Monday, 19 August 2013
West Nile Virus - a reminder of the annual threat
West Nile Virus season is hitting full speed now. Mid-August is the time the mosquitoes may be into their fourth generation and have had sufficient previous feeds to have potentially contracted WNv from its natural host in birds and now competing for a blood feed, some species get less picky on their preferred blood source and may accept the less desirable blood of a human. Moreover, early sunsets mean that dusk activity for humans increases, and that is the preferred feeding time for vector species of mosquitoes.
If you look at most messaging however, you would think that the greatest risk for West Nile comes with the hoards of spring mosquitoes (mostly Aedes sp. and Coquilletidia perturbans) and by now the messaging has petered out, when the risk of transmission is at its greatest.
Moreover, while not exclusive to Culex sp. , Culex is the mosquito most likely to feed on birds and mammals – and our western provinces are at greater risk because of a particular species C. Tarsalis which is even less finicky than the more common eastern variety C. Pipiens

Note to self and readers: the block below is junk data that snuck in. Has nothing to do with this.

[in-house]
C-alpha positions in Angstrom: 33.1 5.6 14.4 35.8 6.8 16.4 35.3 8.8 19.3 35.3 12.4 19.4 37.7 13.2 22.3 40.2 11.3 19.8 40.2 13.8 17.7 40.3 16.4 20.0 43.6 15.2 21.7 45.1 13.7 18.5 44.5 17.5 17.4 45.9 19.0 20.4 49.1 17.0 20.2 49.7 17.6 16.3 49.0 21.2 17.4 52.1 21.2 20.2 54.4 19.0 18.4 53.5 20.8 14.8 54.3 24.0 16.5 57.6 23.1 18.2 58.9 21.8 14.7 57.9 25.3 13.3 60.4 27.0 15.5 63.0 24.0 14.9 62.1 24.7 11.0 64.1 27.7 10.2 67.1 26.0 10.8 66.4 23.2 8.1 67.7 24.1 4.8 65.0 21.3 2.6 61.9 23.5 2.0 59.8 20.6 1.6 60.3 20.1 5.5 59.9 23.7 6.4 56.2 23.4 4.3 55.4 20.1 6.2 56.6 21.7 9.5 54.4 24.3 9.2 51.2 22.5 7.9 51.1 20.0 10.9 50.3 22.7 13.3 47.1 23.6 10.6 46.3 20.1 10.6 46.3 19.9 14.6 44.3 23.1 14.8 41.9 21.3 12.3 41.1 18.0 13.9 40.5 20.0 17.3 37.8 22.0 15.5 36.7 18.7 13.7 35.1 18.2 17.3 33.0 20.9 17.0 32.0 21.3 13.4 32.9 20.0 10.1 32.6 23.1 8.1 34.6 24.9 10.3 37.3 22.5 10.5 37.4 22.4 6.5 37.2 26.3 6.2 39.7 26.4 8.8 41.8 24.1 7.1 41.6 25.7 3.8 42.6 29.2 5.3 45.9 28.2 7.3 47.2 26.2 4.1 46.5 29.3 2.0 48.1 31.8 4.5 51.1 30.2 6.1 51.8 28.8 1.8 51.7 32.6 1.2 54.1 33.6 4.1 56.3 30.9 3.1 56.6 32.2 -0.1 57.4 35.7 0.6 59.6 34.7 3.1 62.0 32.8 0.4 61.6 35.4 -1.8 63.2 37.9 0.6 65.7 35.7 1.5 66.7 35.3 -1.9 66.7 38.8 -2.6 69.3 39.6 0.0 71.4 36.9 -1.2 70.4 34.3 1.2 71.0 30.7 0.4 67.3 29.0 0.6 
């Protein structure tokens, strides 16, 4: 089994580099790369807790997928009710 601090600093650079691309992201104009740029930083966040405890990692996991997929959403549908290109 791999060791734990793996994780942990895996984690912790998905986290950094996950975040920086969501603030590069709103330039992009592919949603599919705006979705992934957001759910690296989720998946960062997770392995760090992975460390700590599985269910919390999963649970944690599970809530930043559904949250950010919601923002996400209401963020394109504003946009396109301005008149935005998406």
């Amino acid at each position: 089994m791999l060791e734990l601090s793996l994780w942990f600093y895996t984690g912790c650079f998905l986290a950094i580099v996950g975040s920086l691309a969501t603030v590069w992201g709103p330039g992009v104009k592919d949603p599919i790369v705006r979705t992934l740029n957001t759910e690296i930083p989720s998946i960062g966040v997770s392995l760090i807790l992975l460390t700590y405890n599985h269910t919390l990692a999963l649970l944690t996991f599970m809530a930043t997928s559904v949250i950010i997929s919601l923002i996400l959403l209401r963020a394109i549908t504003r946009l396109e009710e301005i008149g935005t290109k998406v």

Those that are interested in more on West Nile Virus and appropriate messages are referred to DrPHealth posting from August 2012.
Surveillance for West Nile ramps up considerably after the initial summer anxiety in the media. Kudos to PHAC for actually trying to message appropriately at this time of the year. However, data reporting in the busiest time period is still biweekly, and often weeks out of date. August 3rd reporting only identified two Canadian human cases, with positive mosquitos from Quebec through Saskatchewan. Alberta surveillance is far from up to date and must be suspect. BC reported a positive mosquito pool in an August 15th update. The BC report alludes to five Canadian human cases, 97 mosquito pool positives and positive birds from Ontario through to Saskatchewan.
The US is reporting nearly 200 human cases predominately in states other than the Eastern Seaboard.
While it may overall be a cooler and wetter year for most of Canada, conditions that do not favour Culex species, it is a healthful reminder that now is the time to be most cautious on avoiding mosquito bites.